Unfair dismissal compensation is split into the basic award and the compensatory award.
What is basic award compensation?
The basic award is calculated in the same way as a statutory redundancy payment (see the government’s redundancy pay calculator). The formula takes into account the Claimant’s age, length of service and the amount of a week’s pay (which is capped). An employment tribunal also has the right reduce the basic award if the employee’s conduct prior to dismissal was poor.
What is the compensatory award?
The compensatory award for unfair dismissal is such an amount as the employment tribunal thinks is “just and equitable” based on the loss to the unfairly dismissed employee. Such compensation can include net salary, pension and benefits, until the unfairly dismissed employee finds new employment (depending on rate of pay), or for such a period as the employment tribunal thinks is fair depending on all the circumstances of the case. It is essential that a dismissed employee uses his or her best endeavours to find suitable employment and keeps evidence of their efforts.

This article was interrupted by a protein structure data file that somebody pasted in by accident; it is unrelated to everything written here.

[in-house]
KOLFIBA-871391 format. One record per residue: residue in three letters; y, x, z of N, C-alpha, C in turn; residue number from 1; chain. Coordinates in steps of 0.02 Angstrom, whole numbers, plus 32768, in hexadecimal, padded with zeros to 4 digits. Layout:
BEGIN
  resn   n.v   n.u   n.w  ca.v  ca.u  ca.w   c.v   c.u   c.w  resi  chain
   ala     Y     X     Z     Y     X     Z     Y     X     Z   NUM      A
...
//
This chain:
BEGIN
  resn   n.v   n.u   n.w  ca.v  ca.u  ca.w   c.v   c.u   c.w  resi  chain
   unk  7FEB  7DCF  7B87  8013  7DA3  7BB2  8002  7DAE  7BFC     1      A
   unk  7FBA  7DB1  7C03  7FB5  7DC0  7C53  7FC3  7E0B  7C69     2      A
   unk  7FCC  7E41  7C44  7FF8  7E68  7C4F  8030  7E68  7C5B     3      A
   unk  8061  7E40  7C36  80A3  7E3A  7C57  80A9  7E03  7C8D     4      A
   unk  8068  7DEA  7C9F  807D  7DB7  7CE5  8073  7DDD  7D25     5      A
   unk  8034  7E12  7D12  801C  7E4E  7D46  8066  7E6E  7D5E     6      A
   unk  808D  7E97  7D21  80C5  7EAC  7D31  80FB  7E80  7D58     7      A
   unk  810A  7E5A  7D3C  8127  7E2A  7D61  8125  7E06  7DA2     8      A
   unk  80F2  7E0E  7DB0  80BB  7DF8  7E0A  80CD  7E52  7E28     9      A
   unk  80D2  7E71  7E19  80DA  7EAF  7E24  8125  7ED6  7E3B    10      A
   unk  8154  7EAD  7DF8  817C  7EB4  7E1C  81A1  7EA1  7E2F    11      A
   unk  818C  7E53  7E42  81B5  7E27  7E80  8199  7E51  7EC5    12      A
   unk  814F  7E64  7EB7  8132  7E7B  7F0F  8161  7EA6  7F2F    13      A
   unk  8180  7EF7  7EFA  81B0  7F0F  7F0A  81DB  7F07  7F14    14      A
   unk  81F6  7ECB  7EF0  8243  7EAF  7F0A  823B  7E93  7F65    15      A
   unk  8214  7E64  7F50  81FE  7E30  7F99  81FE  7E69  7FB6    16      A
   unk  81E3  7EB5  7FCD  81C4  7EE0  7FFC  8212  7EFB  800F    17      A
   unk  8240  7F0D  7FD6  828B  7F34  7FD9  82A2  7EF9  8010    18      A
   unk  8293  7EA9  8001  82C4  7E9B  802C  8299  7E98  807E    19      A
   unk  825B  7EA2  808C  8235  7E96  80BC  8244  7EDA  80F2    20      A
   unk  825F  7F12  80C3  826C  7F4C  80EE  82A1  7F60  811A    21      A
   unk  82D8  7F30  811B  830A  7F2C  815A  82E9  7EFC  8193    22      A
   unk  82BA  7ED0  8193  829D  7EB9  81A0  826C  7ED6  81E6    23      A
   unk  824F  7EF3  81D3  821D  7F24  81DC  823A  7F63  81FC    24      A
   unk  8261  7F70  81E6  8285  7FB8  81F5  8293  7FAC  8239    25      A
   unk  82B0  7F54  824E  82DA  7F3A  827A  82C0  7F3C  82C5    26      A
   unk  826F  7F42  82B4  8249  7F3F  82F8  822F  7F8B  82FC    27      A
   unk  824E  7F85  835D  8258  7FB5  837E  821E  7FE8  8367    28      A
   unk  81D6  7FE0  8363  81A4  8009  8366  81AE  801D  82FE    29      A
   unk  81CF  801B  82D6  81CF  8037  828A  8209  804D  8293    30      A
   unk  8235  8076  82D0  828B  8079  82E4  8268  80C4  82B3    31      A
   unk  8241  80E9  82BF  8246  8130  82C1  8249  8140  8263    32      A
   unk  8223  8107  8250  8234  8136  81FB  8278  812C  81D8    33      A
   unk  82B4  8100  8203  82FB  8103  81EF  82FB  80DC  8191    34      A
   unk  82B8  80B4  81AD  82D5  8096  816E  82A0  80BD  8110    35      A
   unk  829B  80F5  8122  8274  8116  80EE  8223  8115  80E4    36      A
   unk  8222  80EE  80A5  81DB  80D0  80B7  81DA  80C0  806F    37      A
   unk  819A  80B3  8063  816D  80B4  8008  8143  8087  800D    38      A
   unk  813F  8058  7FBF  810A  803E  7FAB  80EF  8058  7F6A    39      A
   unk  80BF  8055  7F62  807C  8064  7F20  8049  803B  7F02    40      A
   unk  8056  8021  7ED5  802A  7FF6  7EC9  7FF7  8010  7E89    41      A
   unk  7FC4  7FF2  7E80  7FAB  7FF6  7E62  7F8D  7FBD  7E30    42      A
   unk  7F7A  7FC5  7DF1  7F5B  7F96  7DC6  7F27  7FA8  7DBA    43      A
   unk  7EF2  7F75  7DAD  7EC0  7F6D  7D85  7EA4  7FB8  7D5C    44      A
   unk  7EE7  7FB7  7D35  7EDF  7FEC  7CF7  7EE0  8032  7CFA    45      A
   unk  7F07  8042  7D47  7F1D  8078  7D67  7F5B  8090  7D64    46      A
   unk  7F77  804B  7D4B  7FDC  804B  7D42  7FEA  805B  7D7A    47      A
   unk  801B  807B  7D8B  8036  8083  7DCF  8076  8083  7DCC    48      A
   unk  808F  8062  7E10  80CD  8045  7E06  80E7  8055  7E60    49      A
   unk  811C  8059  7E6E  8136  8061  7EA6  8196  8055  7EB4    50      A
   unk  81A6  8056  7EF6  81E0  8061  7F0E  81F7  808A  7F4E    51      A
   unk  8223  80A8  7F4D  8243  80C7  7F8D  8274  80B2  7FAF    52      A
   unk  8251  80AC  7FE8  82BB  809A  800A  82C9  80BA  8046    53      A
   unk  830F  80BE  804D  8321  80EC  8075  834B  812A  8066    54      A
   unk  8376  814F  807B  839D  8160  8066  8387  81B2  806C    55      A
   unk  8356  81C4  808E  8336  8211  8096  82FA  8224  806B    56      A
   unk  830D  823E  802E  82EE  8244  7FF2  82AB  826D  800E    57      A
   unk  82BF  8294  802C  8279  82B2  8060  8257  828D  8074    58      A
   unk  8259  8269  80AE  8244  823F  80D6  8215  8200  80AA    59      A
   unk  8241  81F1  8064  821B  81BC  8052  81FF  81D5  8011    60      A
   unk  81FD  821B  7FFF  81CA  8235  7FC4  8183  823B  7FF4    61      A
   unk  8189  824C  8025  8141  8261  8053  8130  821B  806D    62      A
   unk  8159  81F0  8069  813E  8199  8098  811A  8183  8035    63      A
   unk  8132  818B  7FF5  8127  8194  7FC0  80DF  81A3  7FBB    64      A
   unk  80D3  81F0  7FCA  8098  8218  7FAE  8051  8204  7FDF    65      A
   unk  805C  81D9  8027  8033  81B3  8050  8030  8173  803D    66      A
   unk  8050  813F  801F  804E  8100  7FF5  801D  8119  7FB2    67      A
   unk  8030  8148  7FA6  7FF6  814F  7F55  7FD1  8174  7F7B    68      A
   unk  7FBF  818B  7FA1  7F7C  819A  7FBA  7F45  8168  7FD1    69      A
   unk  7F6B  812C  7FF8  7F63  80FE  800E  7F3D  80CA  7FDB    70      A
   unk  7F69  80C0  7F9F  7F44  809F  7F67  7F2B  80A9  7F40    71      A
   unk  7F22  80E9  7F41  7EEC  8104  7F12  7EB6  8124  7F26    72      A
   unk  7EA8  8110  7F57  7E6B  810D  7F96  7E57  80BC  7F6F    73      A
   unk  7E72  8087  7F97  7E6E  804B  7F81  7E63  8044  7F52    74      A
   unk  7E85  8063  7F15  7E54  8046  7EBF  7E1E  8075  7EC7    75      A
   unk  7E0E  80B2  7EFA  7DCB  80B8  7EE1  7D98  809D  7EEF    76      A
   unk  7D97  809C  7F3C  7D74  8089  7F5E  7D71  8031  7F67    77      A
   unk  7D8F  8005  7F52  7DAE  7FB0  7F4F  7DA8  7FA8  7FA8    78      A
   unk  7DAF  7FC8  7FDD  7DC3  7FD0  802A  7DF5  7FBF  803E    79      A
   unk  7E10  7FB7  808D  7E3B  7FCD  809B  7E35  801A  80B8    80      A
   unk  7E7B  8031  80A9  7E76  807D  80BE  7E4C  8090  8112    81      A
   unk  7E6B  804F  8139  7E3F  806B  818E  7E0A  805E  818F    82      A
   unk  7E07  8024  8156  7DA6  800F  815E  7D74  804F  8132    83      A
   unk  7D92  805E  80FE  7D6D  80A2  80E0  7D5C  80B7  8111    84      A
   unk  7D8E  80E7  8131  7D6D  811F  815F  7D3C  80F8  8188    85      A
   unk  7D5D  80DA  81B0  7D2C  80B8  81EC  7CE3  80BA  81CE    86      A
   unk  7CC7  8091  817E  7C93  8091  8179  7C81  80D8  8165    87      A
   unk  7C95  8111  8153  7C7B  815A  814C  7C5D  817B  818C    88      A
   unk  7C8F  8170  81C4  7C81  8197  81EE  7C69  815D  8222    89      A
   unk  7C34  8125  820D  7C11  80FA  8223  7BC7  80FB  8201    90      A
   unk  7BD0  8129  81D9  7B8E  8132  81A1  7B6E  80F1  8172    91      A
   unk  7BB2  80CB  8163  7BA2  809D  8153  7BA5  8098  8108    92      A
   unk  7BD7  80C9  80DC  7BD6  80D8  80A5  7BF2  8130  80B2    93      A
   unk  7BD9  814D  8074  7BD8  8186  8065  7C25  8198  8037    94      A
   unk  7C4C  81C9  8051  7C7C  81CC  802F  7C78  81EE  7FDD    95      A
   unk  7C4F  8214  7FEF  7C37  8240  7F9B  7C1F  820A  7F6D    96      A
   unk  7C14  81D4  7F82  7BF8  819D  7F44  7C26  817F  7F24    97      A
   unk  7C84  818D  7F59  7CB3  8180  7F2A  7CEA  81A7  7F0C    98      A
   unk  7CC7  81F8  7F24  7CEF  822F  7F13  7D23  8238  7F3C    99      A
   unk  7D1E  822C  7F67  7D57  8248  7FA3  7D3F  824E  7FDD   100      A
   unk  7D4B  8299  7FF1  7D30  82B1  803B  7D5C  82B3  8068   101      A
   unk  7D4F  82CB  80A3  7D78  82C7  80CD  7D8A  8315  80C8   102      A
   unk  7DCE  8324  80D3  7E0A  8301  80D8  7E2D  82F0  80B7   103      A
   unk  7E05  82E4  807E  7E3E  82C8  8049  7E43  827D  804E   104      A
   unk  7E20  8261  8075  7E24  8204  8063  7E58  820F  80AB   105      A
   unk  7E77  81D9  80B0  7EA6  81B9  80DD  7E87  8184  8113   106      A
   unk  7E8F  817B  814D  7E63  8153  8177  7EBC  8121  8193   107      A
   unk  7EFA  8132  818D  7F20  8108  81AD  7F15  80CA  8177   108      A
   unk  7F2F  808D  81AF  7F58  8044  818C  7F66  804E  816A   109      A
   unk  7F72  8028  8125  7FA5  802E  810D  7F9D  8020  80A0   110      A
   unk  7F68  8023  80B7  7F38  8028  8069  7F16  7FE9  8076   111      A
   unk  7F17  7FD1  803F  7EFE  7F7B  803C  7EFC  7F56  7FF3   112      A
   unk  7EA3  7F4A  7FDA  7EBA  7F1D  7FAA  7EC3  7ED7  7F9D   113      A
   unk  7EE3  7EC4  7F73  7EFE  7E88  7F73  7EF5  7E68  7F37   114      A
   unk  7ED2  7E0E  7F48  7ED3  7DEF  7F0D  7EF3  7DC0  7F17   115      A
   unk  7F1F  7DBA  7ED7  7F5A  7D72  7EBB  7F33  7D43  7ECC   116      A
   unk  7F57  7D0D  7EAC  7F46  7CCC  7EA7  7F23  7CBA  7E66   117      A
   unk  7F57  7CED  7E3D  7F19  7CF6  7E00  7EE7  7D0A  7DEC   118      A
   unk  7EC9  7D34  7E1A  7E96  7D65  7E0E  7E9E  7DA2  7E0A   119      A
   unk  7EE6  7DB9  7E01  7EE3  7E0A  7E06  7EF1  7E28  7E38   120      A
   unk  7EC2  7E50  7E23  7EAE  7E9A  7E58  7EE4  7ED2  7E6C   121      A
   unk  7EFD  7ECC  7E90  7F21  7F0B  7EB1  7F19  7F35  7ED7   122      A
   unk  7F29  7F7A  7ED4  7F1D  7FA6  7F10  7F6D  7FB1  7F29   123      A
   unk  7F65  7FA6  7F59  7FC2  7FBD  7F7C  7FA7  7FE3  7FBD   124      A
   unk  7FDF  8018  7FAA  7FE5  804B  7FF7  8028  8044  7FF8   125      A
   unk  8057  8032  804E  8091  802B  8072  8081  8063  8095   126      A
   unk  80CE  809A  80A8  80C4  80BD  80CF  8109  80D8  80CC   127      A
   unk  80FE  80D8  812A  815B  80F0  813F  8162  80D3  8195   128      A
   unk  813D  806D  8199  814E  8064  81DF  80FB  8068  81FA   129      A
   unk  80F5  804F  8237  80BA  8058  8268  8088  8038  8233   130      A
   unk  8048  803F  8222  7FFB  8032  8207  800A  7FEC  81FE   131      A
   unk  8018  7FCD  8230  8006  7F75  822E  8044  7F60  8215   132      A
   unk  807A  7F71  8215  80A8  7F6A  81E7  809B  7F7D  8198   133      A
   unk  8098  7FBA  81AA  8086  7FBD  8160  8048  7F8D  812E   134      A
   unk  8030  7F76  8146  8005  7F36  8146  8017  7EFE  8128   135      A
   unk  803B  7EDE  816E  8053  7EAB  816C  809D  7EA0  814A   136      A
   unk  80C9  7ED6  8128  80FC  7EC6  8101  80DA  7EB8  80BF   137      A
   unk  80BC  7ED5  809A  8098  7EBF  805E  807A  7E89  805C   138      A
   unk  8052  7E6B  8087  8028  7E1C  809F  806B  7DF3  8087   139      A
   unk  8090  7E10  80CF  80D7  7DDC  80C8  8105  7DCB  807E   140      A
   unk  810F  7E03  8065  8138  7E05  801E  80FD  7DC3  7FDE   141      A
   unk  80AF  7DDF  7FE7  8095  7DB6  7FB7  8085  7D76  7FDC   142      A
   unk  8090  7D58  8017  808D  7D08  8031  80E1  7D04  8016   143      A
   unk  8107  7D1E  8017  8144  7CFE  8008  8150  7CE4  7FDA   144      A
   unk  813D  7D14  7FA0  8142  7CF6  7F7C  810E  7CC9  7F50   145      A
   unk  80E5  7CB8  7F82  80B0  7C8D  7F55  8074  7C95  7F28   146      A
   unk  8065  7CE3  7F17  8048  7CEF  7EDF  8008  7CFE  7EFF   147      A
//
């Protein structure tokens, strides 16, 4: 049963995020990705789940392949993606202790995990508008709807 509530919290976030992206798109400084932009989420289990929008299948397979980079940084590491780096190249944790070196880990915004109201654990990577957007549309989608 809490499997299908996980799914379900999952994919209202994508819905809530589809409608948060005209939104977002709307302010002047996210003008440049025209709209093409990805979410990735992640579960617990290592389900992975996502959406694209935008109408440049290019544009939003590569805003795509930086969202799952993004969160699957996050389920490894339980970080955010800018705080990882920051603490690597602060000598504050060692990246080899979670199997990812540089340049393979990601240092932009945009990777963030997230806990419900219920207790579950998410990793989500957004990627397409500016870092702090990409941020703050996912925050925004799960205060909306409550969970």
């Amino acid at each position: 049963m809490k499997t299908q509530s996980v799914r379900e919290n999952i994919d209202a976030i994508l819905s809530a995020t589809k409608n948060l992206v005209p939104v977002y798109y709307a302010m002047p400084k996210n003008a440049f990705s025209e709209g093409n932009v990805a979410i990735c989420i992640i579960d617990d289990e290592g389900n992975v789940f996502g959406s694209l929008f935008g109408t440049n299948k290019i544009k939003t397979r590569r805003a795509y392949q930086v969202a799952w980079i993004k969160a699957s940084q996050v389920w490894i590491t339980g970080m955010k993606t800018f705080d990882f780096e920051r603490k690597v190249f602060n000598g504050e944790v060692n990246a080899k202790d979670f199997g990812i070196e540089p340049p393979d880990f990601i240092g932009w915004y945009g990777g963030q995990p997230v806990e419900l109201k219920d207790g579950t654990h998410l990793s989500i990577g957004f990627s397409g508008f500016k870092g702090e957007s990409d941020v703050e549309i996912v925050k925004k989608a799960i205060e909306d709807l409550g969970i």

An employment tribunal has the power to reduce the compensatory award if, say, the unfairly dismissed employee would have been dismissed had a fair procedure been followed; or that the unfairly dismissed employee would have been fired in due course; or that the unfairly dismissed employee contributed to their own dismissal.
If an employer failed to follow the ACAS Code, then the compensation can be increased by up to 25%. Also, the compensation cannot be more than a year’s full pay or more than the statutory cap £89,493 (for dismissals between 6 April 2021 and 5 April 2022). This cap increases each year.
Read our extensive legal guide for more information on unfair dismissal claims.
Everything You Need To Know About Unfair Dismissal Claims